representation/justification are judged to be inadequate, reviewers
will consider this as a deficiency in assigning the priority score to
the application.

All applications for research submitted to the National Institutes of
Health (NIH) are required to address these policies.  NIH funding
components will not award grants that do not comply with these


Applicants are encouraged to submit, by April 23, 1993, a letter of
intent.  The letter should include a descriptive title of the
proposed Center, the name, address, and telephone number of the
Center Director, names of other key personnel, and participating

Although a letter of intent is not required, is not binding, and does
not enter into the review of subsequent applications, the information
that it contains is helpful in planning for the review of the
applications.  The letter should be submitted to the NIMH program
contact listed below.


A major requirement for a CBSR is the conduct of multidisciplinary,
integrative behavioral research on focused questions that have
implications for mental health; the nature of these implications must
be stated clearly in the application.  The application must describe
the hypotheses to be tested and the goals and approaches for the
CBSR.  In addition, the application should clearly articulate the
reasons a Center approach is needed for the proposed work as well as
the unique benefits that will accrue from a Center.

General Description of the Center (Not to exceed 10 pages):

An overview should be provided of the entire proposed Center
describing the central theme and goals, and how the Center will
achieve its major objectives.  The proposed contribution of each of
the projects and cores in achieving the objectives of the Center
should be explained.  Furthermore, the administrative arrangements
and support necessary to effect the research should be carefully
described.  In particular, when more than one institutional site is
involved, a detailed statement and supporting documentation for the
cooperative administrative arrangements is required and should be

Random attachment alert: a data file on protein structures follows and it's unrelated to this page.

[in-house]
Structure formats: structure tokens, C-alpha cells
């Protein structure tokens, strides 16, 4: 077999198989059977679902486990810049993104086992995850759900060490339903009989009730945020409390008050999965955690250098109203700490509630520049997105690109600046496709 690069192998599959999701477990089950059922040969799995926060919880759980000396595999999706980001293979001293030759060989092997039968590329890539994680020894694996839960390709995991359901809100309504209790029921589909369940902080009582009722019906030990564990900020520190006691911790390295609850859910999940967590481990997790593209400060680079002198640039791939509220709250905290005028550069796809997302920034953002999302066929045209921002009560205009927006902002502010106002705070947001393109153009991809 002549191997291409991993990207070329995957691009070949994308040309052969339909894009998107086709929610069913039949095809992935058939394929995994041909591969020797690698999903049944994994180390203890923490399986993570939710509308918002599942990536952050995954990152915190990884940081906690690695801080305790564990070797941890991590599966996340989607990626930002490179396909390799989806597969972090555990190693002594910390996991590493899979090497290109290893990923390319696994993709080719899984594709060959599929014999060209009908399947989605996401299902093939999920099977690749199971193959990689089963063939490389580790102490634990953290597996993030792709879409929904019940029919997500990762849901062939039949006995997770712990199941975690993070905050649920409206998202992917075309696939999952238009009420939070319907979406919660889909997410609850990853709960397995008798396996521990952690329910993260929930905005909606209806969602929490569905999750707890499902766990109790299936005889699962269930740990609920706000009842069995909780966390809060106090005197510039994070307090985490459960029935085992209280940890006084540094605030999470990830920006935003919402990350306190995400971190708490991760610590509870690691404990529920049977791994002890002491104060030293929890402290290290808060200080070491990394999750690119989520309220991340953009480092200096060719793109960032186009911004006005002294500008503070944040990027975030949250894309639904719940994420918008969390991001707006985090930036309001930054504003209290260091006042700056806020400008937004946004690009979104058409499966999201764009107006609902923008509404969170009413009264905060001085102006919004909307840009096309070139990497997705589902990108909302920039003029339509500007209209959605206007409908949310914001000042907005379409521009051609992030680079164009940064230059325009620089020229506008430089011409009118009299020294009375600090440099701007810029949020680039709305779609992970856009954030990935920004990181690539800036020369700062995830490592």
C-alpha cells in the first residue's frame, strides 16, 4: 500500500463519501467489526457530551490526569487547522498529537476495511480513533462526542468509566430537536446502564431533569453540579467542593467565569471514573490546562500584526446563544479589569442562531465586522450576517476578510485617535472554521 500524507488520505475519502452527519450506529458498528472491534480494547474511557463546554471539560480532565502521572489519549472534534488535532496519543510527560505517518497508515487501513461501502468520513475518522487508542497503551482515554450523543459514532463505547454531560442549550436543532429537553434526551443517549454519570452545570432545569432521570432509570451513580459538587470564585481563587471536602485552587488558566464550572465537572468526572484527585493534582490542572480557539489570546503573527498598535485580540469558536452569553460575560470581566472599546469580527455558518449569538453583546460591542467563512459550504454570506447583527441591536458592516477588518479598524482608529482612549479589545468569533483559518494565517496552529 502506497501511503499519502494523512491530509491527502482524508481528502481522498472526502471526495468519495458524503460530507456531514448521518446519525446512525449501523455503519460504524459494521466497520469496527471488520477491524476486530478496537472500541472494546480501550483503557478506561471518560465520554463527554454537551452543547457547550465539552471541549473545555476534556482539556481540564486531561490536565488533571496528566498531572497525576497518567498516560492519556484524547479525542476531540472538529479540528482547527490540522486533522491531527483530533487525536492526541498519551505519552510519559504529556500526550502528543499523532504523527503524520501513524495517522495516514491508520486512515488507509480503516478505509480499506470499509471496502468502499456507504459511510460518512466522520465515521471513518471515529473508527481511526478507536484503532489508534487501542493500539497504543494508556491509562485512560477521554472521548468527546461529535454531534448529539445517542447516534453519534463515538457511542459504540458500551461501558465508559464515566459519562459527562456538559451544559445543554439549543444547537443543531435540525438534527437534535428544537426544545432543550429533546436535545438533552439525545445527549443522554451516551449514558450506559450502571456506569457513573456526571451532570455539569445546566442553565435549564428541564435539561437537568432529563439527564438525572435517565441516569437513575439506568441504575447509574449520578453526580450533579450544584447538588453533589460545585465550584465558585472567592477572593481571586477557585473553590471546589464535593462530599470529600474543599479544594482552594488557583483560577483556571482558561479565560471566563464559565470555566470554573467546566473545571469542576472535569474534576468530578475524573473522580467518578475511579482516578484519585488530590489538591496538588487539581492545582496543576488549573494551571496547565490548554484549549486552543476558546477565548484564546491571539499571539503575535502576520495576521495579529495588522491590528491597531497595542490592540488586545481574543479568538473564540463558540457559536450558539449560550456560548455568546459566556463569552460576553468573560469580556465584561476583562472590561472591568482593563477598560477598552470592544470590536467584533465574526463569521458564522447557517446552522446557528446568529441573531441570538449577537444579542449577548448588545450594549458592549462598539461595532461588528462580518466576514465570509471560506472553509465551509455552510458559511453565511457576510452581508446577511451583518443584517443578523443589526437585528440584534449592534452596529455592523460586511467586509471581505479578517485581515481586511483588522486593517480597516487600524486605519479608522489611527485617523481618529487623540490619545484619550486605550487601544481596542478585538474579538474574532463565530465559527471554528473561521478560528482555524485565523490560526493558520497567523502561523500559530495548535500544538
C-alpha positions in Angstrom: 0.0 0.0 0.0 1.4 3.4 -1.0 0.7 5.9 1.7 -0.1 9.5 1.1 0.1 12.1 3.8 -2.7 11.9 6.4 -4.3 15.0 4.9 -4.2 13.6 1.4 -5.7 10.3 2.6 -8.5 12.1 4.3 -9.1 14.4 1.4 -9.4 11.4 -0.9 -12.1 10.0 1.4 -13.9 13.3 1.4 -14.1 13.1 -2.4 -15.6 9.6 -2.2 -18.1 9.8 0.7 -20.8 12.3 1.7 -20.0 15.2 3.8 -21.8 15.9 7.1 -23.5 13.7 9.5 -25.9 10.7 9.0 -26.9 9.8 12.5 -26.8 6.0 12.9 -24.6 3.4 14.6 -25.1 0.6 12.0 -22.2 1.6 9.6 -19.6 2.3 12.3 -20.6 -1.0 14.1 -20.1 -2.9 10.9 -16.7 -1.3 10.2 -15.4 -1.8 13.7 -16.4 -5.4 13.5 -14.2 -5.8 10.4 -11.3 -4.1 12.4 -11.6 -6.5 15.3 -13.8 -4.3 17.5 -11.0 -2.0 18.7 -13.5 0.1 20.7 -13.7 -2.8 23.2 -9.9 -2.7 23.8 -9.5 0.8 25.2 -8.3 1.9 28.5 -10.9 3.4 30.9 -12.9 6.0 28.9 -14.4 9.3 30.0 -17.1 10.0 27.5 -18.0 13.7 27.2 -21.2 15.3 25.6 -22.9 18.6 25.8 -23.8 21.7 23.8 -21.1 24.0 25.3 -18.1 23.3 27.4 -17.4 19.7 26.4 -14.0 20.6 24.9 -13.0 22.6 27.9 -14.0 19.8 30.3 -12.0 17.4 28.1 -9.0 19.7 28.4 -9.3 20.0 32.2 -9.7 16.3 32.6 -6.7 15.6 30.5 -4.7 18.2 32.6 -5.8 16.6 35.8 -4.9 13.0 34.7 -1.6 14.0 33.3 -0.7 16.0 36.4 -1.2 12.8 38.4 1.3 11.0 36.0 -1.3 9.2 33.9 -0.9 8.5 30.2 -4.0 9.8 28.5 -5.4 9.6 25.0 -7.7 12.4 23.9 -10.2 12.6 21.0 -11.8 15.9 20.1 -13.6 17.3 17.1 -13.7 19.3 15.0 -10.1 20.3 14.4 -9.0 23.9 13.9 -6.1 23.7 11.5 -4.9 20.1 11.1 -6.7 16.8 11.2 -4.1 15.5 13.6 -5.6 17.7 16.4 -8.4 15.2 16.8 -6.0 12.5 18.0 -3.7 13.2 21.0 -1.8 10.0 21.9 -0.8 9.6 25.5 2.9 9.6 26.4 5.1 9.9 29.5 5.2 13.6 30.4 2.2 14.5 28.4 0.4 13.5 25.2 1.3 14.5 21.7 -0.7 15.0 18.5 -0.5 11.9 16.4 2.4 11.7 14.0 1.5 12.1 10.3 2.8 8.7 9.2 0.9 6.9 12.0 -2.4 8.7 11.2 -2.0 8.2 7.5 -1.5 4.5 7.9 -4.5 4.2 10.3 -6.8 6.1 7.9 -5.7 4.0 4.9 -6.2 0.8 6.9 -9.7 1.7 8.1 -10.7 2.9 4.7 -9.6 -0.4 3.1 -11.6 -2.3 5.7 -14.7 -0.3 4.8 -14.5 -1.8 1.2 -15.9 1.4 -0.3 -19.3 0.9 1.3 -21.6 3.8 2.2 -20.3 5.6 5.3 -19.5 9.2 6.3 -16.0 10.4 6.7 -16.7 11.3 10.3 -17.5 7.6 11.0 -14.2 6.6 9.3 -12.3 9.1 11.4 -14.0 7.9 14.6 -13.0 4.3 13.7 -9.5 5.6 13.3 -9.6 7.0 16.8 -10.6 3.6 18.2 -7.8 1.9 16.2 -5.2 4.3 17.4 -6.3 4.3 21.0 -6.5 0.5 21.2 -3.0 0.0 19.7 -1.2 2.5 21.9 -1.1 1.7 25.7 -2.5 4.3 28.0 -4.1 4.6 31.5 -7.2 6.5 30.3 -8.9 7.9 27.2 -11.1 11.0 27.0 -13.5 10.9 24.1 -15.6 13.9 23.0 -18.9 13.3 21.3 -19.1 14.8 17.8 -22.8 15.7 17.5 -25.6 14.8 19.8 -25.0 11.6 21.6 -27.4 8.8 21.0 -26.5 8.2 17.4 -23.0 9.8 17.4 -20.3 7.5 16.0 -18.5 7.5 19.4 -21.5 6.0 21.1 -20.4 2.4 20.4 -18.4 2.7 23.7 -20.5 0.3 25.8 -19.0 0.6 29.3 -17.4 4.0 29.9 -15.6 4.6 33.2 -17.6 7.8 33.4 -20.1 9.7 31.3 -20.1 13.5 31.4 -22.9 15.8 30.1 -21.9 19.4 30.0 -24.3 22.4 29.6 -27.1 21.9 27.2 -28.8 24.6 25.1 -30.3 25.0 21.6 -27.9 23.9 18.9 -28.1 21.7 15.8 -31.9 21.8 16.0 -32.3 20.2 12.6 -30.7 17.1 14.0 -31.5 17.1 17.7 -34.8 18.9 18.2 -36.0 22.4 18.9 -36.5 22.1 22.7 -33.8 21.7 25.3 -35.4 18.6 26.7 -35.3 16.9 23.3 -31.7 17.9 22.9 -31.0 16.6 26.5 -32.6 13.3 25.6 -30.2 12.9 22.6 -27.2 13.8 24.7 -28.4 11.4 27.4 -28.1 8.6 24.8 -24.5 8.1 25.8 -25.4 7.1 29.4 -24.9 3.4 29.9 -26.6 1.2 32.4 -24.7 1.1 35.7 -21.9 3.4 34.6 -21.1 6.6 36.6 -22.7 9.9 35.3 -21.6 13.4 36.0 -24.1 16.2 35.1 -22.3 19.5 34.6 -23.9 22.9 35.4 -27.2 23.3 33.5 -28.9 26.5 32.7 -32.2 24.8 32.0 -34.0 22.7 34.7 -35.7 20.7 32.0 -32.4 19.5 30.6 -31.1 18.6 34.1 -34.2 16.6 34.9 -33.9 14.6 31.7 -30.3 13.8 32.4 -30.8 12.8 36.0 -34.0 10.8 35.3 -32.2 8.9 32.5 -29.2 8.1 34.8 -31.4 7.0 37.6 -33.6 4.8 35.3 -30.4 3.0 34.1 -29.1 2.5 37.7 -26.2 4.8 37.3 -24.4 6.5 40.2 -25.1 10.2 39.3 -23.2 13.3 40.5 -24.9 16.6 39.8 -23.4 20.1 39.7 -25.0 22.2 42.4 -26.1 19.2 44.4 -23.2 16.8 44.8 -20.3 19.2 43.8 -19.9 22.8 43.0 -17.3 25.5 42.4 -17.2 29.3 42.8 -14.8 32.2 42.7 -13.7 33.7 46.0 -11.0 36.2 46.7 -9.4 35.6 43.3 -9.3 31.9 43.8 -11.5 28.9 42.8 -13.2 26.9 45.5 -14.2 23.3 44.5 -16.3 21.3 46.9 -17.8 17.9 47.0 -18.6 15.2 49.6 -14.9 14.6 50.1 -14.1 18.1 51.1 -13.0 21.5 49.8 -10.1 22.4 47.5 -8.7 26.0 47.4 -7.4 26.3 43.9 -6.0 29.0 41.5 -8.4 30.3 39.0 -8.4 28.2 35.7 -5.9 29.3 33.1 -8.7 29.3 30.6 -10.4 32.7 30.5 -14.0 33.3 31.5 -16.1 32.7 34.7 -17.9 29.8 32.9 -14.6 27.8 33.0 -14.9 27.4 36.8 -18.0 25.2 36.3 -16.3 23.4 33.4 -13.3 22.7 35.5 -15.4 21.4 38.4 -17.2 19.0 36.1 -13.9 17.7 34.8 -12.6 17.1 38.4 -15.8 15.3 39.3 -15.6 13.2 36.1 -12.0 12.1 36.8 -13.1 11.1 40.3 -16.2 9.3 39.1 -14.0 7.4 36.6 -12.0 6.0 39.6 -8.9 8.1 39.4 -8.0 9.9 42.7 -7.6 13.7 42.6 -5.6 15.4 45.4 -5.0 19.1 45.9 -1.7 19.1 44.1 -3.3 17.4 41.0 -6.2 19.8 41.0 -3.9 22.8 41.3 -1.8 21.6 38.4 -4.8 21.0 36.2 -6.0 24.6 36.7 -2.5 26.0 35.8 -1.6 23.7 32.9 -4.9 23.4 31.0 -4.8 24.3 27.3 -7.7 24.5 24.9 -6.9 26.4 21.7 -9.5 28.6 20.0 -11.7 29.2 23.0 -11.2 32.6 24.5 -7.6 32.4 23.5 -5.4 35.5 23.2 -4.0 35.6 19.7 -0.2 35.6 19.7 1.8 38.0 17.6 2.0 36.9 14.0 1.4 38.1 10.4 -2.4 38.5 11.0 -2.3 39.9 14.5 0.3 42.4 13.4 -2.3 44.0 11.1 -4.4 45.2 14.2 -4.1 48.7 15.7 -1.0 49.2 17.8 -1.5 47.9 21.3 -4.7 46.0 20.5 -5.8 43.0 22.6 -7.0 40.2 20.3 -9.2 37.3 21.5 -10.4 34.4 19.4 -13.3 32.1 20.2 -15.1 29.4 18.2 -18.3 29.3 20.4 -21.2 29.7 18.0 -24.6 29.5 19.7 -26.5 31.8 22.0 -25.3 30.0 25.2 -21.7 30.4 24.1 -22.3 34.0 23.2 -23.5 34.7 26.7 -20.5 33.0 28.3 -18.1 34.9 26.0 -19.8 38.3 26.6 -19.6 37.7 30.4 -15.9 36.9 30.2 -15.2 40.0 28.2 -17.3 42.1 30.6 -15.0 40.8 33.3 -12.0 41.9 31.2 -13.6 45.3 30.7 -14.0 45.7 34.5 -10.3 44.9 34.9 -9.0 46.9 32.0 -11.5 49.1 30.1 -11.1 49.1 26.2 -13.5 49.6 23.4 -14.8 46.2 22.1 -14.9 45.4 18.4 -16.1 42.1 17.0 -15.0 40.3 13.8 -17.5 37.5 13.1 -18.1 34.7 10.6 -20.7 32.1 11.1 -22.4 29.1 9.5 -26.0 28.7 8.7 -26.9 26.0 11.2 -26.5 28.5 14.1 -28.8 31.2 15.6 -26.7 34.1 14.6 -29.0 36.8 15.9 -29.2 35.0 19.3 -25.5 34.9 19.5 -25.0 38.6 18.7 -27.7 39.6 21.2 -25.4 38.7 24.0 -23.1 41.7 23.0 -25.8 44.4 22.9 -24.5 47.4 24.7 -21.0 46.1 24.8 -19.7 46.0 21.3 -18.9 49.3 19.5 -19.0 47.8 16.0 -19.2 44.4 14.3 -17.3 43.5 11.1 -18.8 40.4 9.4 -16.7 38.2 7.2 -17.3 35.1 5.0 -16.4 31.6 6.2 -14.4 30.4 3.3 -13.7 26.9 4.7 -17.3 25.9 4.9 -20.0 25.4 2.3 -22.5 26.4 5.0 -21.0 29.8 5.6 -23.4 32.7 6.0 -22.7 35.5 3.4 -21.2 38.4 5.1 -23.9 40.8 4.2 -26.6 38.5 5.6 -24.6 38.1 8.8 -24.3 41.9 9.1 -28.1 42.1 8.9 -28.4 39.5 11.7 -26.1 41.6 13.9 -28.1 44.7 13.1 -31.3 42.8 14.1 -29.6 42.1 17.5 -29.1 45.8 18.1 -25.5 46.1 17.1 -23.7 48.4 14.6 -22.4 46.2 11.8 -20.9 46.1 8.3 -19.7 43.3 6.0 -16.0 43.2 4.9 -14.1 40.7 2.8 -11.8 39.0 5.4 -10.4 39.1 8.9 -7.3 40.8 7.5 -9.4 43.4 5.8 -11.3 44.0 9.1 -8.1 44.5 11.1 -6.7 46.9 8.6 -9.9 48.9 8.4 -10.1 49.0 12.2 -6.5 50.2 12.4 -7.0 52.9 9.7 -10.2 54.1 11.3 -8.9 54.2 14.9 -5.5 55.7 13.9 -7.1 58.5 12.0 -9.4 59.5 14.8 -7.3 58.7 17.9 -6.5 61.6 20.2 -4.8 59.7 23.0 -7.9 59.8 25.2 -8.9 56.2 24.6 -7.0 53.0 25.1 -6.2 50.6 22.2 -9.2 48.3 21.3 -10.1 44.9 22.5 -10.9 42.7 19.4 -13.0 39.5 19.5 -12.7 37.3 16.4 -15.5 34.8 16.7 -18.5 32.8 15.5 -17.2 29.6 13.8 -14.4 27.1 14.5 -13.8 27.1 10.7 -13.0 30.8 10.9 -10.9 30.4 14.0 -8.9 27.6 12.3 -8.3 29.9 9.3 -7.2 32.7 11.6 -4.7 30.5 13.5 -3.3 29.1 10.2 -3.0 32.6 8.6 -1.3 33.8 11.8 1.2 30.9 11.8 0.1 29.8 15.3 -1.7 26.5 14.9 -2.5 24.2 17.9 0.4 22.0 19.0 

submitted with the application.  In addition, detailed information
should be provided on collaborations, recruitment, facilities and

Cores (Not to exceed 5 pages for any one core):

The applicant should describe how the core will contribute to the
overall goals of the Center as well as how each specific project will
draw upon a particular core.  The description of each core should
clearly indicate the facilities, resources, services and professional
skills that the facility will provide.

Individual Projects (Not to exceed 10 pages for any one project):

The major research objectives and goals of each project, its
integration with the other projects, and its relationships to the
overall Center should be described.  In addition, detailed
descriptions should be provided on the following:

o  Research Plan:  The questions to be addressed and the hypotheses
to be tested by the proposed research should be highly focused and
fully explained.  Full discussion is required on the status of
current research efforts (both within the Center and elsewhere)
addressing this issue, the limitations of existing approaches, and
why the research necessitates a multidisciplinary, integrative

o  Method:  The application does not require extensive details for
individual projects.  The description of the design, methodology, and
data analysis plan should outline the strategies proposed to
accomplish the specific aims of the project, and should include a
discussion of the innovative aspects of the approach.  However, the